1580. Breakthrough Invasive Fungal Infections in Patients with Hematologic Malignancy (HM) and Hematopoietic Cell Transplantation (HCT) Receiving Isavuconazole for Empiric or Directed Antifungal Therapy
Session: Poster Abstract Session: Mycology - There's a Fungus Among Us: Epidemiology
Friday, October 28, 2016
Room: Poster Hall
Background:  Invasive fungal infection (IFI) is a serious complication in patients undergoing chemotherapy (CT) or hematopoietic cell transplantation (HCT) for hematologic malignancy (HM). Isavuconazole (ISA) is an important advancement in treating patients suspected to have invasive fungal infection, especially aspergillosis and mucormycosis. The data on breakthrough infections in patients undergoing empiric or specific therapy with ISA is lacking.

Methods:  All patients with HM and HCT recipients who received > 7 days of empiric or specific therapy (for suspected IFI) with ISA were evaluated for breakthrough invasive fungal infections (br-IFI). The cases were identified from microbiology database, and classified as proven or probable per EORTC/MSG definitions. ISA usage was obtained from pharmacy database (between May 2015 and March 2016). Information was collected for: demographics, underlying diagnosis, disease status, HCT or non-HCT, graft versus host disease (GvHD), duration of ISA use prior to diagnosis of br-IFI, and type of fungal organism causing the breakthrough infection.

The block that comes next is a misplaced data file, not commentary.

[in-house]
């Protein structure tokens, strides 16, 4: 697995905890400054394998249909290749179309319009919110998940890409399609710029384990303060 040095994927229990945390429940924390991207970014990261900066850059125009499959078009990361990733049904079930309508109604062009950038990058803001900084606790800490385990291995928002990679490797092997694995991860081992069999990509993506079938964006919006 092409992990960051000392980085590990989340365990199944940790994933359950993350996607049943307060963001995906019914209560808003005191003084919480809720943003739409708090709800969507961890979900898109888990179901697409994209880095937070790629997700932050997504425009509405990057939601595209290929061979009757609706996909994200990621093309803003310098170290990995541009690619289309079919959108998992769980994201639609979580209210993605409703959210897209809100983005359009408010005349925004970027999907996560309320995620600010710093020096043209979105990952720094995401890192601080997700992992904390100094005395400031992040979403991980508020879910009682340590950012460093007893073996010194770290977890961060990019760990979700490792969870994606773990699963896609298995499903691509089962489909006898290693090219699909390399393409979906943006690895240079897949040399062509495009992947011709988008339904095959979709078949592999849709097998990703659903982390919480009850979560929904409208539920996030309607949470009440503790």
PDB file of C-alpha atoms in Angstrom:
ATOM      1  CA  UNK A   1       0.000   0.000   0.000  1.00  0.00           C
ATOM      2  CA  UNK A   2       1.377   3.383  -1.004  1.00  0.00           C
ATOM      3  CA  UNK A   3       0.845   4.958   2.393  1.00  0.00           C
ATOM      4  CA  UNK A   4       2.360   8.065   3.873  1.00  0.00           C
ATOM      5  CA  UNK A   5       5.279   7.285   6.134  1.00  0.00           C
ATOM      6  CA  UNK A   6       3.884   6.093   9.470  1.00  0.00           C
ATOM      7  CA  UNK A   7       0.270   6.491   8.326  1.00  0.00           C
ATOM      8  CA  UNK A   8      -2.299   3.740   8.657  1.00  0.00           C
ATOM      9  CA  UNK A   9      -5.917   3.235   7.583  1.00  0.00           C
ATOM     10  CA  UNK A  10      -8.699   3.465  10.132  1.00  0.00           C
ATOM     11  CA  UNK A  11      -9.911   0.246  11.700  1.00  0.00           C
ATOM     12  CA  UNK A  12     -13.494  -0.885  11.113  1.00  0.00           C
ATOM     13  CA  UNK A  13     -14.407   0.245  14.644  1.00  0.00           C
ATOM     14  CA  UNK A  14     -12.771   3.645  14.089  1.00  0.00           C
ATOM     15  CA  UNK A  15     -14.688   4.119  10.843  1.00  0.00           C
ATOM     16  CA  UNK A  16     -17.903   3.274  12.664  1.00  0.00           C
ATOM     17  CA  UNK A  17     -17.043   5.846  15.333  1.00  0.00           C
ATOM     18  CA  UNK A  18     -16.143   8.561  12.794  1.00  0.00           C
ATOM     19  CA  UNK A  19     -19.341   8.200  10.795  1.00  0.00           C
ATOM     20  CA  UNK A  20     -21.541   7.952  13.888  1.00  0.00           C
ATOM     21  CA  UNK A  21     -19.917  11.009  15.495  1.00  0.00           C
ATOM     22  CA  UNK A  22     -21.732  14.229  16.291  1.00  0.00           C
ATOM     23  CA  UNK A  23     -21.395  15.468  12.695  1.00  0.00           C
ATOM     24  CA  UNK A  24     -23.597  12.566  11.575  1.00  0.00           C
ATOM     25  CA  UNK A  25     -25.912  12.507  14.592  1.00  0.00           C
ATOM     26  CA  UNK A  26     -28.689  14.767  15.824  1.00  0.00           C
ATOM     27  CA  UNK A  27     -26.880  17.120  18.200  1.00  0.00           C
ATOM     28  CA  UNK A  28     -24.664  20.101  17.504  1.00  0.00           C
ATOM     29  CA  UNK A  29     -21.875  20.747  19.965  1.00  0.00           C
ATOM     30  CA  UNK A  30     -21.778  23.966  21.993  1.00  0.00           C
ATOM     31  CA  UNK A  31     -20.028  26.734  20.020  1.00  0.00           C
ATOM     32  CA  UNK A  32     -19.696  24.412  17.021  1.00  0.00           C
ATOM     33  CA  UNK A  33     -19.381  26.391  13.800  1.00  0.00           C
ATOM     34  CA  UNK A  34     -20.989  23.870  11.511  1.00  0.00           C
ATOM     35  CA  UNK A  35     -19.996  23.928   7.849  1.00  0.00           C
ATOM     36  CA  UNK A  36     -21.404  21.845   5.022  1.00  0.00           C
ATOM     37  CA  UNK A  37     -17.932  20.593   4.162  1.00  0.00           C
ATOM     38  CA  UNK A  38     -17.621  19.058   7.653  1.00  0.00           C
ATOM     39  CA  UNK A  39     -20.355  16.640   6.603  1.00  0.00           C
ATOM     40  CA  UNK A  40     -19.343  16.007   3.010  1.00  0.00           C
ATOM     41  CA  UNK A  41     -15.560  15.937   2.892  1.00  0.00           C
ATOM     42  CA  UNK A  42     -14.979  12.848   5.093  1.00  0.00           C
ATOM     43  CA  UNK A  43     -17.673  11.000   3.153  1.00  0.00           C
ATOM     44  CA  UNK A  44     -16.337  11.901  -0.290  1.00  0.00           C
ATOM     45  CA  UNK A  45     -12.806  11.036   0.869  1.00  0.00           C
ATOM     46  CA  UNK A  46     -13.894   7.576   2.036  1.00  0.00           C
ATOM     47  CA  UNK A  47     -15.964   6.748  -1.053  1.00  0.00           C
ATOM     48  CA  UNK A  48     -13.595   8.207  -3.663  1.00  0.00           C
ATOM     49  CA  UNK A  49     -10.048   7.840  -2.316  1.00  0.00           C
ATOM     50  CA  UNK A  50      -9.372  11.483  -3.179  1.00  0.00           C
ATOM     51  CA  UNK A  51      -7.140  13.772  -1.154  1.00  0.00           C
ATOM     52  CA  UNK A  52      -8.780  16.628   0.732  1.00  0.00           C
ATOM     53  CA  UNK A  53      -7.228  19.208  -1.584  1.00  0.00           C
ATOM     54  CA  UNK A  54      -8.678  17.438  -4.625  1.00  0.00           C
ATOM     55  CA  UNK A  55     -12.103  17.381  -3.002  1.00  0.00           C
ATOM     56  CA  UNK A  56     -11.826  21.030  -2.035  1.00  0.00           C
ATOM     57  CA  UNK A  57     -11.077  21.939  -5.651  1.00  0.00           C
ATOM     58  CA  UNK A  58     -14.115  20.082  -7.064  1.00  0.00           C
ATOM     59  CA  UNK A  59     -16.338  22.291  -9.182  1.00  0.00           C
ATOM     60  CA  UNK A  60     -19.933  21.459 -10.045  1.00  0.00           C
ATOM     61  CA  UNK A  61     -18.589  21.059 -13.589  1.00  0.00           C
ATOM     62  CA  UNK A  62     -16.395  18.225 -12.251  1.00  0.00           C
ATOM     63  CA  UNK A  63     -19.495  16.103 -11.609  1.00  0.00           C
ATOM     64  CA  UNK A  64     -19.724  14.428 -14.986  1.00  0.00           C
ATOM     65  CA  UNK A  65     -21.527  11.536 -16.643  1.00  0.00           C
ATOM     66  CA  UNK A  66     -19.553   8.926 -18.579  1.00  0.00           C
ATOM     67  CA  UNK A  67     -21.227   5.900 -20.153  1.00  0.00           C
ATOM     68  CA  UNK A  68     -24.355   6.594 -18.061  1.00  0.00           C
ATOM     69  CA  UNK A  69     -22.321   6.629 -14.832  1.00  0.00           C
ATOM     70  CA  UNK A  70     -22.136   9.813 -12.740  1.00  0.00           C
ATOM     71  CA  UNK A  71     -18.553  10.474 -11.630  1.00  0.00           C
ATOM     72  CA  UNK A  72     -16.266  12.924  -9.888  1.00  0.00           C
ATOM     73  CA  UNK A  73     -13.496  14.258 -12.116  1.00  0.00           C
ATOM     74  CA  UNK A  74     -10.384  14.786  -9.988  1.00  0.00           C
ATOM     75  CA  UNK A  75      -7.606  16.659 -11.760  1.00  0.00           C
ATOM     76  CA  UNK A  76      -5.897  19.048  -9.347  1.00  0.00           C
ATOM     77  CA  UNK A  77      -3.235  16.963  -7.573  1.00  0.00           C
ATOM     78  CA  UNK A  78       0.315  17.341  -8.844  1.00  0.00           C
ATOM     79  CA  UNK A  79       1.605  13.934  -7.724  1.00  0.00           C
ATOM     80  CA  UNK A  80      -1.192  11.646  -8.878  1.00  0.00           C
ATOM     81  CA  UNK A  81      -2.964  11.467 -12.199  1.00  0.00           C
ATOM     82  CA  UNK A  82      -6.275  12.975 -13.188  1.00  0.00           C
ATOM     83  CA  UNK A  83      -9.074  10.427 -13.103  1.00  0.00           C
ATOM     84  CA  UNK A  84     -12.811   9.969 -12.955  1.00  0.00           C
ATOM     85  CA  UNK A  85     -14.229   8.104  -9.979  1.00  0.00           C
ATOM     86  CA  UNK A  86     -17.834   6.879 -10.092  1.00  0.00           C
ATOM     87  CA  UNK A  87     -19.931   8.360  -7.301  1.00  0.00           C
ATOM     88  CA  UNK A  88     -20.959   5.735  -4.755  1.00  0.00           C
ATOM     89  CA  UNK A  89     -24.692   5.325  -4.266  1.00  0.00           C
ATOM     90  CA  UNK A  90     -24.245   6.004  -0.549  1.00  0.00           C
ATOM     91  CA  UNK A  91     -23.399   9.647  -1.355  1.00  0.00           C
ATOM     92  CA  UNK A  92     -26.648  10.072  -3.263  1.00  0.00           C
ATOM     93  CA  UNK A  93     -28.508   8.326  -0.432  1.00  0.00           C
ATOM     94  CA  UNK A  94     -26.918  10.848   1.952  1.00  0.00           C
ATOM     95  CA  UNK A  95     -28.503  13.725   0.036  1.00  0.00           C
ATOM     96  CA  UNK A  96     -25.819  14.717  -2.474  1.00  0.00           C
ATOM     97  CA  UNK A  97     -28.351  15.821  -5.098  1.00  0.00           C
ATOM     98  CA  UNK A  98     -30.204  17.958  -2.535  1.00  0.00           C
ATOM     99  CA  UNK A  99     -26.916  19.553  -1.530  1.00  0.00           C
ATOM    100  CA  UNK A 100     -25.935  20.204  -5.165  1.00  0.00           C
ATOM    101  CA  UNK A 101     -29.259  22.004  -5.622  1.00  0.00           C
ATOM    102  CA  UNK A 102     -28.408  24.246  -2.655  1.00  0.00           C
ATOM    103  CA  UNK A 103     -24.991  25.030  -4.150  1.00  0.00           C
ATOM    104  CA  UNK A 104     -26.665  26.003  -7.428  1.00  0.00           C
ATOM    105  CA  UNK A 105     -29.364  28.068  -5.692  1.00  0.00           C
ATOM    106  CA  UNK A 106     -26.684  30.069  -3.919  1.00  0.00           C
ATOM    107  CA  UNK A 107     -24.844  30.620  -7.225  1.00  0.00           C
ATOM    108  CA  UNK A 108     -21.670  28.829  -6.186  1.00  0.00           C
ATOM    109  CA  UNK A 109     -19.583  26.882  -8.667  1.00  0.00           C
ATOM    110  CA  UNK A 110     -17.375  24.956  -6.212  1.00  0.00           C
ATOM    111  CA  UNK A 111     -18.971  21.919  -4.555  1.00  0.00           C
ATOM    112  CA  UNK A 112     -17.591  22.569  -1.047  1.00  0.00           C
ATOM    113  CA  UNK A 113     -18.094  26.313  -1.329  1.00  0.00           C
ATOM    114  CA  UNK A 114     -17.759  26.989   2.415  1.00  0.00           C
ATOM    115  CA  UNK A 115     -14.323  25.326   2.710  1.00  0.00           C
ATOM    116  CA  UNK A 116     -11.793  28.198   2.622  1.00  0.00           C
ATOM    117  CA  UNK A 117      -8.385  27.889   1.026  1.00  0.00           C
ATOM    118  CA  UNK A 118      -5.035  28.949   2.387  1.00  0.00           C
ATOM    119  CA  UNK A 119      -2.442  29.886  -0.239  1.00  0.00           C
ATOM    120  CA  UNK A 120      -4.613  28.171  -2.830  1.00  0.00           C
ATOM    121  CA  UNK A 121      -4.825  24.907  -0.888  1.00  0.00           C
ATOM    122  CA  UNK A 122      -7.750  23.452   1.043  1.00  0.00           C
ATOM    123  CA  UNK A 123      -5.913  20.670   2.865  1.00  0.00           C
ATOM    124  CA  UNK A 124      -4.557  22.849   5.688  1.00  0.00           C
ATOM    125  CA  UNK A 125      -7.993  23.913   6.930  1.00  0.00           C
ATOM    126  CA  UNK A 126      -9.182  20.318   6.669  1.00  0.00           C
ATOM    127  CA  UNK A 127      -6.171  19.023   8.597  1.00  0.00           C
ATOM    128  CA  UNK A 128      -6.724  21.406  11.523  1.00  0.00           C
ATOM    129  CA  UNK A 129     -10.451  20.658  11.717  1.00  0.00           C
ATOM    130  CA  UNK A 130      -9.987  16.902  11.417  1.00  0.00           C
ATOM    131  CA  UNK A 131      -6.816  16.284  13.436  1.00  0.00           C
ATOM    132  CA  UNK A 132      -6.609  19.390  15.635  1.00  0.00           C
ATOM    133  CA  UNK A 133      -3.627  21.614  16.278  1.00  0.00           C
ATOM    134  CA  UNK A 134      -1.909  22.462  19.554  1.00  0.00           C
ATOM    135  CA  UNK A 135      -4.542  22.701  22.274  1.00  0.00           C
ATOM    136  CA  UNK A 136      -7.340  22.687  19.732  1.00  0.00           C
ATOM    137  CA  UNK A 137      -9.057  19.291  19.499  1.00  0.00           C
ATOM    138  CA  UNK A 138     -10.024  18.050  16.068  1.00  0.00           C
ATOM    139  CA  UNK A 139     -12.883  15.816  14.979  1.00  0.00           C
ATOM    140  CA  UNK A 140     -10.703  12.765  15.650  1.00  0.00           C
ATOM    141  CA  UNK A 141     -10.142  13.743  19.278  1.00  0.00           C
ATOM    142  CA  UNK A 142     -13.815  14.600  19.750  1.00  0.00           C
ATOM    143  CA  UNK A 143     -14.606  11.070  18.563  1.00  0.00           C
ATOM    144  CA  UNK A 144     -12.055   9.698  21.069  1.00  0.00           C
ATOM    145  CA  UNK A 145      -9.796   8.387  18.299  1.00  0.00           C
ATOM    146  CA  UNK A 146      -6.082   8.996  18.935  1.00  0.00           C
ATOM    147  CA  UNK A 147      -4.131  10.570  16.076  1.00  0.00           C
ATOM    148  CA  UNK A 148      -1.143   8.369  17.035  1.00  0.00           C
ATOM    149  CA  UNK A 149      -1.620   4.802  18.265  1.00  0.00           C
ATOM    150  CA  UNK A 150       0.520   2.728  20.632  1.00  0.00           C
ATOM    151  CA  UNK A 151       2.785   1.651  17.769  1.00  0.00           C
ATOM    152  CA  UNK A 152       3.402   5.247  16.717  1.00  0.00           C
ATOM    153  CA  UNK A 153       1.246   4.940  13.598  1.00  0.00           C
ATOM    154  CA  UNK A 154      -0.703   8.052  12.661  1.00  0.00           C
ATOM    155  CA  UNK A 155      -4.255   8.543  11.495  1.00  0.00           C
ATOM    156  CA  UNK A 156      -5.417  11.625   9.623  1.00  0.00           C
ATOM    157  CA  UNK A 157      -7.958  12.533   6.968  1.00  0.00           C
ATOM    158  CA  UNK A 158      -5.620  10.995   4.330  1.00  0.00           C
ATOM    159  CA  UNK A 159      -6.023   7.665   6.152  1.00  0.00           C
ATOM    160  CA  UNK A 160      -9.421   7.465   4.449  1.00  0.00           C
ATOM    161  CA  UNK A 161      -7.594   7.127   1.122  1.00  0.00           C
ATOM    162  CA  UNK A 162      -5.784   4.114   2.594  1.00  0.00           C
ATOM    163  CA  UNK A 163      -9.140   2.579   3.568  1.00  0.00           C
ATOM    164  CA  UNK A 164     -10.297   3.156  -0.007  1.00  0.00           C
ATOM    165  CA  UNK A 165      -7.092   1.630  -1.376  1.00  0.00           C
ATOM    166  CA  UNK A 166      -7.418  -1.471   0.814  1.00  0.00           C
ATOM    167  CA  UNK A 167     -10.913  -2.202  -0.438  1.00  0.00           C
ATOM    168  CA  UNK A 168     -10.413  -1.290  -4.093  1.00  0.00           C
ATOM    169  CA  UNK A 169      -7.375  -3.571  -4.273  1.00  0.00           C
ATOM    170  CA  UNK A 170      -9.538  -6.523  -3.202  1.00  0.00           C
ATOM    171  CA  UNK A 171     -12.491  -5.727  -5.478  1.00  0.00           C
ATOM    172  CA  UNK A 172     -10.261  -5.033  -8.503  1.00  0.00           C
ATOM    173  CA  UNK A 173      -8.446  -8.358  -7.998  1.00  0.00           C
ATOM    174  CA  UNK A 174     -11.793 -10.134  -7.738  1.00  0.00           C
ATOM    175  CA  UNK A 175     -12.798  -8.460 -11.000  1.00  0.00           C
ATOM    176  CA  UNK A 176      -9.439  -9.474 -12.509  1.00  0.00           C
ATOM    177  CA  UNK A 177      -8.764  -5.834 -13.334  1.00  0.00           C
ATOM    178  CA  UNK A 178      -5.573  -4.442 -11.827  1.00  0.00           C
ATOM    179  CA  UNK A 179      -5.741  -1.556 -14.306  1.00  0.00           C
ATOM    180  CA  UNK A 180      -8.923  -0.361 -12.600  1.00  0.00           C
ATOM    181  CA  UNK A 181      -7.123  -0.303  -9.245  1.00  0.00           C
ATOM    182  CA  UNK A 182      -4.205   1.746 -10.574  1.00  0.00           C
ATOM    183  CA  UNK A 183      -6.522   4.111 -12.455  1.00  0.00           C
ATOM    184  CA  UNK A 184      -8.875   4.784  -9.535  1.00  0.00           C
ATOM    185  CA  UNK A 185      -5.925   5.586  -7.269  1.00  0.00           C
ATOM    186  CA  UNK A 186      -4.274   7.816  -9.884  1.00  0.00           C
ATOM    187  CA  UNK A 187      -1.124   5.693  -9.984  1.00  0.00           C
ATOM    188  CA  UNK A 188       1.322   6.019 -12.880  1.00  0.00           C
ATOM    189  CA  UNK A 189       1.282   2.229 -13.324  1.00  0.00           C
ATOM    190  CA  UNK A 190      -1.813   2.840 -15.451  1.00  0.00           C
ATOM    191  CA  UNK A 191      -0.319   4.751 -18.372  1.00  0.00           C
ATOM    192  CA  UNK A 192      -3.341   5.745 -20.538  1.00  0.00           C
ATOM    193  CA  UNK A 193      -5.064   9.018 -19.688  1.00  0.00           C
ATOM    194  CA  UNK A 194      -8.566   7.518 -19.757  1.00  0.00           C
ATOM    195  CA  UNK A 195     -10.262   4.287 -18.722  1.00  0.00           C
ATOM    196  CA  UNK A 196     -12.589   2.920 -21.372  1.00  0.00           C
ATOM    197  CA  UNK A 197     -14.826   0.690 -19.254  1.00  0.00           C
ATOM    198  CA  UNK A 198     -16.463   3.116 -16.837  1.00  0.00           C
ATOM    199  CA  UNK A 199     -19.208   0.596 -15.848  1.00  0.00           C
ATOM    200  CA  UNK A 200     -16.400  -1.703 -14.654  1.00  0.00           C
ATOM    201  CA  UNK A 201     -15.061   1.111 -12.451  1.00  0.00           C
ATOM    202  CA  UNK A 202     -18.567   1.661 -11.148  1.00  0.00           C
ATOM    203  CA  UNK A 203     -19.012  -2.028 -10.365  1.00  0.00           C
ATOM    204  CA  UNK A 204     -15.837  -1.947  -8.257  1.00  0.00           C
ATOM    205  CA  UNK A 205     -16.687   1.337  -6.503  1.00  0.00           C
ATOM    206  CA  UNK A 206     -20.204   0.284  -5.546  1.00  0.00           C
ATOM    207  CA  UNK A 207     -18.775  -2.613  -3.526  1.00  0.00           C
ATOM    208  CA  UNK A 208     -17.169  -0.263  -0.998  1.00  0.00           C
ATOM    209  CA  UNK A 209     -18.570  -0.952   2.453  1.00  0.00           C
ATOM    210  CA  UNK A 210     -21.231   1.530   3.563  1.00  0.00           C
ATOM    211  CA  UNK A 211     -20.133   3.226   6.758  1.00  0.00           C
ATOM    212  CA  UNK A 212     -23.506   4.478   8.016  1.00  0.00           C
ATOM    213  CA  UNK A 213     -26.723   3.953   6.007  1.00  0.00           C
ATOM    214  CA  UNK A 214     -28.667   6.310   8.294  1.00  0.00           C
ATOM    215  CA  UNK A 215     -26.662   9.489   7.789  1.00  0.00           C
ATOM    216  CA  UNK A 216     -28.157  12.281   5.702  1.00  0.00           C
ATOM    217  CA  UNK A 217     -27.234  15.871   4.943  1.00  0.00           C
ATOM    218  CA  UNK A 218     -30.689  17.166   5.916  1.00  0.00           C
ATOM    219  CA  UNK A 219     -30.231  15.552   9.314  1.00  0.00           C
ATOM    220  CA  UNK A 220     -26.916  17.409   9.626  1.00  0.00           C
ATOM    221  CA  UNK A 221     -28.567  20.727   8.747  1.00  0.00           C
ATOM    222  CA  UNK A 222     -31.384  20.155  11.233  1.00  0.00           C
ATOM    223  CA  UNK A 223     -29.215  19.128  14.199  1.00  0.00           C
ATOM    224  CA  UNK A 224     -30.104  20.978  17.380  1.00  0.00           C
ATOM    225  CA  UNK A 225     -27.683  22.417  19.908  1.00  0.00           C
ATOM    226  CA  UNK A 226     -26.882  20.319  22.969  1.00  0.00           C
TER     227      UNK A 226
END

197 patients received > 1 day of treatment with ISA. 131 patients who received ISA for > 7 days were included in the study. 6/131 (4.6%) had br-IFI: 1 Candida and 5 Mold. 4 of the patients had HCT (all matched unrelated donor – 2 in relapse) and 2 non-HCT (1 with myelodysplastic syndrome and 1 with refractory acute leukemia). The mean duration of treatment with ISA prior to identification of br-IFI was 58 days (range: 18 - 132 days). All patients with br-IFI had therapeutic ISA tough level (range: 1.4 to 4.8). Candida norvegensis was isolated from blood culture in a patient who had HCT: ISA MIC < 0.06. Mold infection in 5 patients: 4 had Aspergillus (1 biopsy proven case and 4 probable), and 1 biopsy proven Rhizopus spp., (after being on ISA for 132 days for treatment of pulmonary aspergillosis). The MIC profile of Rhizopus was: ISA 1.0, posaconazole 2.0 and amphotericin B 2.0. In those with mold br-IFI: 3 had HCT and 2 were non-HCT. Only 1/4 HCT patients had GvHD.

Conclusion:  4.6% of the ISA treated patients developed br-IFI (yeast & molds) in a group of a very high risk HM/ HCT patients (primarily with relapsed hematologic disorder).

Sanjeet Dadwal, MD1, Jane Kriengkauykiat, PharmD2, Bernard Tegtmeier, PhD1 and James Ito, MD2, (1)City of Hope, Duarte, CA, (2)Division of Infectious Diseases, City of Hope, Duarte, CA


S. Dadwal, None

J. Kriengkauykiat, None

B. Tegtmeier, None

J. Ito, None

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